I wasn’t the only one who was relieved when he retired. He was pretty happy himself. He’d been a cop for a long time, over 30 years, and he was all too happy to part ways with the force. I guess dealing with the scum of humanity on a regular basis gets to you after a while. He wouldn’t be happy that his former life as a cop had caught up with him once again.

Additionally, my father has always been protective of his family. He was going to be very displeased that I was the one who received the threat and not him.

I sighed before chickening out and dialing my mom’s cell instead. Somehow, I couldn’t bring myself to give him the bad news. It’s funny, isn’t it? He used to give bad news, and now he was going to get it.

I was still thinking about that when my mom chirped out a happy little hello and asked why I was calling so late.

“Mom… are you home alone?”

“Hm? Yeah, your father’s out at the bar with an old work buddy. Is everything okay?” I could hear a thread of concern in her voice now and I knew that I hadn’t kept my voice neutral enough despite my best efforts.

“Look, I don’t want you to say anything to dad yet, but… I found a note on my apartment door today and I think it has something to do with him.”

My mom was quiet for a minute before asking, “What did it say?”

I gave her a summary of the events and wasn’t surprised when she ended up scolding me. “You went INTO your apartment after finding it? What the hell were you thinking?”

“Well… the door was still locked, so I figured…” my defense trailed off weakly.

“Kaylee. The next time you find a note like that on your door, you get the hell out of that building and you go to the police station. You DO NOT go inside. You are damn lucky that nothing happened. Are we clear?”

I murmured an assent at my mom’s no-bullshit tone. She only used that when she was particularly displeased with me, or scared… and those two often went hand in hand.

My heart dropped when she kept going, “You know that you have to tell your father about this, don’t you?”

I felt like I was going to start panicking again, so I took a few deep breaths to steady myself. “I know. Just… not yet. I wanted to ask you a question first, anyway. Can you… can you think of anyone who could have sent it? Anyone in particular that he pissed off that might have been this determined to come find me?”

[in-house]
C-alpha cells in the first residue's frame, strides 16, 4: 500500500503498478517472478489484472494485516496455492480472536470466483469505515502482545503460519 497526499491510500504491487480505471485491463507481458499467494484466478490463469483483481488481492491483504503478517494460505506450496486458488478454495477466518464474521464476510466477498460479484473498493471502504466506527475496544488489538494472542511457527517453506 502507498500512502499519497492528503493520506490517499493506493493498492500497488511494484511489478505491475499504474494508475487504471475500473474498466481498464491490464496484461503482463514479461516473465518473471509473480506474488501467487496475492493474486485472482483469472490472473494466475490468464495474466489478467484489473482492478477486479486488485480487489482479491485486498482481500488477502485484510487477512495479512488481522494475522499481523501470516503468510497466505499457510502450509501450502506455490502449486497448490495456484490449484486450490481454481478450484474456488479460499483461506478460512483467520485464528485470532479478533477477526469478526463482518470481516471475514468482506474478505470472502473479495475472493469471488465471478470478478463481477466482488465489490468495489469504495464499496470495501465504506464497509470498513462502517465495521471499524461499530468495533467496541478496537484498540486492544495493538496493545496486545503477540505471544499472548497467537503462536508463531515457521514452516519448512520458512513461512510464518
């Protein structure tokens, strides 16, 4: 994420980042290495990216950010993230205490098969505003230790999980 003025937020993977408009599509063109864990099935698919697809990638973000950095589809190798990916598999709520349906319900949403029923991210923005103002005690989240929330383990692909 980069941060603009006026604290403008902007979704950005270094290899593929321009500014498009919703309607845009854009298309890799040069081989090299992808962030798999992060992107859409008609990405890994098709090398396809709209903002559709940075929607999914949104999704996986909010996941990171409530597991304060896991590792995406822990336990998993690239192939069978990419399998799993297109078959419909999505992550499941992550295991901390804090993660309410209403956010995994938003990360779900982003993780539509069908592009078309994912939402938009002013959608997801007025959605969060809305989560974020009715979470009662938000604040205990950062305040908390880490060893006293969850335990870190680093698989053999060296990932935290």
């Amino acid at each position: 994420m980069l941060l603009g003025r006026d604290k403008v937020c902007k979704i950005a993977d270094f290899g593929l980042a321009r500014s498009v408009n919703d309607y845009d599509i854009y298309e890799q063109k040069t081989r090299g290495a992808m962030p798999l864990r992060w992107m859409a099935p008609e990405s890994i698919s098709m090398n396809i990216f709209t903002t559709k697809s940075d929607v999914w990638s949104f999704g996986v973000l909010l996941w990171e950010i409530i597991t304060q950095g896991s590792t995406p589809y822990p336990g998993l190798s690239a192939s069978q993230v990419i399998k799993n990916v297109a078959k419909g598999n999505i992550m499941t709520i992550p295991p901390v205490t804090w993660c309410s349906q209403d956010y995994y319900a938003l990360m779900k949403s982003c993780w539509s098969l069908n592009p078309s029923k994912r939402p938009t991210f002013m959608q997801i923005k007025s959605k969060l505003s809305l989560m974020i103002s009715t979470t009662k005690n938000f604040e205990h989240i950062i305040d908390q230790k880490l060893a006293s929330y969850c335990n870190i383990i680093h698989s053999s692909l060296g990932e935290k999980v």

Mom gave that some consideration, but her answer was the same as mine. “Hm… to be honest, I just don’t know. I can’t think of anyone, but your father is really the only one who can answer that question.”

I sighed again. Fuck. I didn’t want to ask him about this.

“Okay… but… can I wait until tomorrow? He won’t be home until late, anyway. You can have him call me in the morning and I can tell him then.”

My mom sounded like she was about to protest, but she must have heard the concern in my voice because she relented. “Fine. He probably won’t be in any condition to talk tonight, anyway. I’ll have him call tomorrow, but you have to tell him everything, you understand? Including the name of the officer you talked to – I imagine he’ll want to call the station himself.”

I groaned. Of course he would. That was one of the things I wasn’t looking forward to. See, I never called my dad an ex-cop. I used the term “retired cop.” Do you know why? Because he always told me that, “once you’re a cop, you’re a cop forever.” As soon as he heard the word “threat,” he’d slip into cop mode and, although I’d never admit it to either mom or dad, I’d have to start worrying about him all over again.

But there was no other option. Grudgingly, I agreed, before hanging up the phone and crawling straight into bed for the night. I didn’t have work in the morning, and I was suddenly terribly exhausted. Stripping off my work clothes, I made a nest for myself in my covers and decided against setting an alarm. My eyes were already struggling to stay open as my head hit the pillow, and I fell into a fitful, nightmare-ridden sleep, full of notes and doors and unanswered questions.